Tuesday Reads


Good Morning!!

Is there any possibility that Trump could actually be prosecuted? Former U.S. Attorney Preet Bharara thinks it could happen. He gave an interview to Dahlia Lithwick at Slate, published yesterday: How Close Are We to Criminal Charges for Donald Trump?

To the extent anyone thinks about Trump anymore, it’s gleefully imagining his criminal exposure in the after times, both in New York and elsewhere in the country. I gather he’s facing what, 29 lawsuits, three criminal investigations, like a lot.

A whole bunch.

His tax returns are in the hands of Cyrus Vance Jr., the district attorney of Manhattan. They’re working to flip folks in the Trump organization. I wonder what piece of that you’re watching or are you just watching all of it? What do you expect to see in terms of accountability and having some sense that there is some closure to any of this?

People often, particularly if they’re not lawyers, conflate some of these legal challenges that the former president faces with the civil cases. There’s not that much that we know about by way of criminal investigations. The one that we know about most directly and most prominently is the one you mentioned, the Manhattan district attorney’s investigation into Trump’s finances and business dealings.


Preet Bharara

I don’t know because I’ve not been in the grand jury, I’ve not interviewed the witnesses. Cy Vance doesn’t call me up and tell me stuff, but there is some signaling going on. Cy Vance is not running for reelection. Vance is, as they say, a lame duck. As a lame duck, he’s done certain things, including hiring an outside forensic accounting firm, which is not super unusual but it’s not that common. He’s done something else that is less common, which is hire an outside lawyer, Mark Pomerantz, who’s a very distinguished, well-respected lawyer in New York. I’m not going to put too much weight on it, but it seems like the kind of move you make when you believe that there’s going to be a charge or there’s a good likelihood of a charge, because it’s a pretty public thing to do. It also risks alienating people in your own office. It’s just a gut feeling that I have that taking these actions indicates to me that that office believes there’s a decent likelihood of a charge, and so that’s the one I’d be watching.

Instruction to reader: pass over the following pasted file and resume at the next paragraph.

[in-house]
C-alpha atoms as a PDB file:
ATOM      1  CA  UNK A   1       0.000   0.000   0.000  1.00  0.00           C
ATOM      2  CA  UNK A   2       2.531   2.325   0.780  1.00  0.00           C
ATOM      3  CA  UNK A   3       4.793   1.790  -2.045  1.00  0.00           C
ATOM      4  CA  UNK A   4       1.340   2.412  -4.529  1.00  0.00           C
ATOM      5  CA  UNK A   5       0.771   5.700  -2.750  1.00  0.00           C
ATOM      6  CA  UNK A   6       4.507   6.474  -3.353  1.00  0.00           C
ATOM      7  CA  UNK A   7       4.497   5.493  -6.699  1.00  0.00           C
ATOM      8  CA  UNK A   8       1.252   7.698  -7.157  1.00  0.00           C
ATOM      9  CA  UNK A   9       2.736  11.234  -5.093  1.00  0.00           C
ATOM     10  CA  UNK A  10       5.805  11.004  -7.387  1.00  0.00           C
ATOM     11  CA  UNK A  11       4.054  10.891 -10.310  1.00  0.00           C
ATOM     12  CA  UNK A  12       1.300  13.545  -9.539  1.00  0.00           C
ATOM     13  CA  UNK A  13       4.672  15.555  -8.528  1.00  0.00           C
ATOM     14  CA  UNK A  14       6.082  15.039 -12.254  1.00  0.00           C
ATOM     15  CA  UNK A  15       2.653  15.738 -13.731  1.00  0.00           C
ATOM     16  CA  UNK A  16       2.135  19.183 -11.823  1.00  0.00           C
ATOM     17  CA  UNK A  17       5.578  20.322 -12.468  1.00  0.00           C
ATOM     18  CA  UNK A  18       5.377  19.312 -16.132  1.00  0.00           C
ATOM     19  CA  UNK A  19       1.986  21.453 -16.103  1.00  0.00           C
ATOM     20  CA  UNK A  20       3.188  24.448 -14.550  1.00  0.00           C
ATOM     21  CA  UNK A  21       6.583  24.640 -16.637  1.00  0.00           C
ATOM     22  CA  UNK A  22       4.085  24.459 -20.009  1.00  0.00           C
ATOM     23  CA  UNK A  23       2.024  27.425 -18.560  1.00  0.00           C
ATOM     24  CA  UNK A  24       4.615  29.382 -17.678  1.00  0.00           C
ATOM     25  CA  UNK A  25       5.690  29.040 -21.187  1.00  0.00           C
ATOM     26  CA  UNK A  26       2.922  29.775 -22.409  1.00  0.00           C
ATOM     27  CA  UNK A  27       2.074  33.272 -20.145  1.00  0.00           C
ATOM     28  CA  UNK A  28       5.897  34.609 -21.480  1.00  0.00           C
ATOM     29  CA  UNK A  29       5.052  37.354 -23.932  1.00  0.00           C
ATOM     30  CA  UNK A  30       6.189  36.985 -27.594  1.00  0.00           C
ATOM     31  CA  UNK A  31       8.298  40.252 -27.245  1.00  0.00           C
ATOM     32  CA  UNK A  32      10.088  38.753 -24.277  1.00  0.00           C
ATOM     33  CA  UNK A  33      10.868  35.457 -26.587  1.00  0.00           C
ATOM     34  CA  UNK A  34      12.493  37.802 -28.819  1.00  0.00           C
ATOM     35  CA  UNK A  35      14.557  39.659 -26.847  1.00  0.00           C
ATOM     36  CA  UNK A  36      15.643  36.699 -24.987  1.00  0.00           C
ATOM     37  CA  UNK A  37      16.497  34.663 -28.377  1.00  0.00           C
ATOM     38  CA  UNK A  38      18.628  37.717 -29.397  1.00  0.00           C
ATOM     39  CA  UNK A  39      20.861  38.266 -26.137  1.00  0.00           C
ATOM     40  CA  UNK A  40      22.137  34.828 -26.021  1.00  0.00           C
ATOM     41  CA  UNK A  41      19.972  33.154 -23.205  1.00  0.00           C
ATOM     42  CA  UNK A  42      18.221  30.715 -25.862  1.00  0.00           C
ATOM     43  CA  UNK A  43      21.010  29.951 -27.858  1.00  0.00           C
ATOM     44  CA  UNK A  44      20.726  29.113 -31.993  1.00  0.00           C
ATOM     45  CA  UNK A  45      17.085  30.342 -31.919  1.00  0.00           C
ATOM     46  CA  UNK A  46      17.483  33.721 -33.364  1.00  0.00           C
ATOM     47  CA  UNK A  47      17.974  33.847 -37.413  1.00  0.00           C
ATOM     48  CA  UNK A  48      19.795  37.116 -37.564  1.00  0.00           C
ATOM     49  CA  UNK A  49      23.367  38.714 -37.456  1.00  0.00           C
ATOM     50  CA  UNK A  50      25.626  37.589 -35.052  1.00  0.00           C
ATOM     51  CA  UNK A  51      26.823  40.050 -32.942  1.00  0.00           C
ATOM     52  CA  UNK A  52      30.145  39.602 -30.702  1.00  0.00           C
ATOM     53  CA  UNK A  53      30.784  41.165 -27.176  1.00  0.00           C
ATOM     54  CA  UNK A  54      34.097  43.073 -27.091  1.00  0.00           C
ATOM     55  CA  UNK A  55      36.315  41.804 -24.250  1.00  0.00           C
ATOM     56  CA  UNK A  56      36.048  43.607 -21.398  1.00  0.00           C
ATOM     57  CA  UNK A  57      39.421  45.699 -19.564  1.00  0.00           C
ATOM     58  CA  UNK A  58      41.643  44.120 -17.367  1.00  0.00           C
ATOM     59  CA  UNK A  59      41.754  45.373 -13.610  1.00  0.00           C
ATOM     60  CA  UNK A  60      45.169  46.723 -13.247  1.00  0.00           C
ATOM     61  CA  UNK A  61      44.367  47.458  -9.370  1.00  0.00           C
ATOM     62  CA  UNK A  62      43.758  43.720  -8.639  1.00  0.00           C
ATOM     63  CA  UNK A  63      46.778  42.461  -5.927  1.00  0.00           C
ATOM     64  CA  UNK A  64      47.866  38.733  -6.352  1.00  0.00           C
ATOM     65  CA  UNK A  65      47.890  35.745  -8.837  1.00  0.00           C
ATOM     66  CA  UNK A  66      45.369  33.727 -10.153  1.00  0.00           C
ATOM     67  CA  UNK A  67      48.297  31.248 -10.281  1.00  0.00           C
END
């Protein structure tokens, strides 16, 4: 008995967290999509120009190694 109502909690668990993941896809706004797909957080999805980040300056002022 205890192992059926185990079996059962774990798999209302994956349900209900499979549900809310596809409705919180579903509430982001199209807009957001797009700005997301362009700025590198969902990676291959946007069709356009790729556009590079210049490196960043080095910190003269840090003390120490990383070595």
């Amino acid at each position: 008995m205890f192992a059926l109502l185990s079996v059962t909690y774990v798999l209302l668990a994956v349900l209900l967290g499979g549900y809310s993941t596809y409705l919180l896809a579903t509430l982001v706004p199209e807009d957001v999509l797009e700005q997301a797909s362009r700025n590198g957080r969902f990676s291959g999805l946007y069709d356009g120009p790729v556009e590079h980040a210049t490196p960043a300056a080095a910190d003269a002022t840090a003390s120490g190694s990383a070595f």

It doesn’t sound farfetched to think, “Well, when it suited him, Donald Trump inflated the value of his holdings. Otherwise he understated the value of his holdings.” Both of which can incriminate him criminally and subject him to exposure. That all sounds like it makes sense. There’s also the reporting that Michael Cohen, his former lawyer who was prosecuted by SDNY, has met with prosecutors and investigators with the DA’s office like a gazillion times.

All of those things, again, they’re not dispositive, but they all indicate to me that it’s a very serious undertaking. They’re taking it very seriously. They’re spending a lot of resources on it, and you don’t do that if it’s a long shot, I don’t think.

It’s a lengthy interview. Bharara goes on to discuss other possible ways that Trump could be held accountable. 

There’s two categories of things that I think about. One is stuff we don’t know. I find it hard to believe we know the full scope and landscape of the things that Donald Trump did behind the scenes that were improper, unethical, and perhaps criminal because there’s not been an excavation. I don’t know if there are people who are thinking about doing that excavation, and I don’t know if there are people who are thinking about coming forward.

5c82aed0090c6.imageTrump still strikes fear in the hearts of people who would betray him—that’s elected officials and perhaps also people in his Cabinet. He hasn’t lost that power yet. I had assumed at some point that there might be the possibility of people coming forward and saying, “You don’t know the half of it.” You know, what he did with respect to DHS, what he did with respect to this, that, or the other thing, and how many other enforcement actions he tried to interfere with. There’s that category, the stuff we don’t know about, which I’ve just got to believe there is something there.